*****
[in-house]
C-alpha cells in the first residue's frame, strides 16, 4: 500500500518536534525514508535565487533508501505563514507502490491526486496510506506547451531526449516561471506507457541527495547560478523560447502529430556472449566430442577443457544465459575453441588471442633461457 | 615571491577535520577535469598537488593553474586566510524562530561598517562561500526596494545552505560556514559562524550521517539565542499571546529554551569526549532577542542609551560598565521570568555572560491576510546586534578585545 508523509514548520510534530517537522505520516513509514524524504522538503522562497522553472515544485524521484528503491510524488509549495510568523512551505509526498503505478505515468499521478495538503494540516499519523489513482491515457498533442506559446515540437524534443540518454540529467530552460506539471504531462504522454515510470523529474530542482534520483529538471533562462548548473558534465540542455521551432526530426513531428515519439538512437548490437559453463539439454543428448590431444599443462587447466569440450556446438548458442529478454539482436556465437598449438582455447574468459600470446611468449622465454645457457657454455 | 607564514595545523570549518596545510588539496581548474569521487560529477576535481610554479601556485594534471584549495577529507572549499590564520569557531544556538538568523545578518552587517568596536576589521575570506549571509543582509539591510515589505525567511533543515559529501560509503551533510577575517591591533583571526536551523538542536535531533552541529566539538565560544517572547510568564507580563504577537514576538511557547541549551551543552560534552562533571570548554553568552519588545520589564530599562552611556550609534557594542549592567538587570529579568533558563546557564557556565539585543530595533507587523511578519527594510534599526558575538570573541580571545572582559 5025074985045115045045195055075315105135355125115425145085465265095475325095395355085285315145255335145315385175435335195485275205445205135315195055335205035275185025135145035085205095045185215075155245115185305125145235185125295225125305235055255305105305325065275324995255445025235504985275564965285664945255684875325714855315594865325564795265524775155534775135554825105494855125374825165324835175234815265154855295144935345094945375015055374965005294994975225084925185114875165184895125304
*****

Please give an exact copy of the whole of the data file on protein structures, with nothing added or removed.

[in-house]
C-alpha cells in the first residue's frame, strides 16, 4: 500500500518536534525514508535565487533508501505563514507502490491526486496510506506547451531526449516561471506507457541527495547560478523560447502529430556472449566430442577443457544465459575453441588471442633461457 | 615571491577535520577535469598537488593553474586566510524562530561598517562561500526596494545552505560556514559562524550521517539565542499571546529554551569526549532577542542609551560598565521570568555572560491576510546586534578585545 508523509514548520510534530517537522505520516513509514524524504522538503522562497522553472515544485524521484528503491510524488509549495510568523512551505509526498503505478505515468499521478495538503494540516499519523489513482491515457498533442506559446515540437524534443540518454540529467530552460506539471504531462504522454515510470523529474530542482534520483529538471533562462548548473558534465540542455521551432526530426513531428515519439538512437548490437559453463539439454543428448590431444599443462587447466569440450556446438548458442529478454539482436556465437598449438582455447574468459600470446611468449622465454645457457657454455 | 607564514595545523570549518596545510588539496581548474569521487560529477576535481610554479601556485594534471584549495577529507572549499590564520569557531544556538538568523545578518552587517568596536576589521575570506549571509543582509539591510515589505525567511533543515559529501560509503551533510577575517591591533583571526536551523538542536535531533552541529566539538565560544517572547510568564507580563504577537514576538511557547541549551551543552560534552562533571570548554553568552519588545520589564530599562552611556550609534557594542549592567538587570529579568533558563546557564557556565539585543530595533507587523511578519527594510534599526558575538570573541580571545572582559 5025074985045115045045195055075315105135355125115425145085465265095475325095395355085285315145255335145315385175435335195485275205445205135315195055335205035275185025135145035085205095045185215075155245115185305125145235185125295225125305235055255305105305325065275324995255445025235504985275564965285664945255684875325714855315594865325564795265524775155534775135554825105494855125374825165324835175234815265154855295144935345094945375015055374965005294994975225084925185114875165184895125304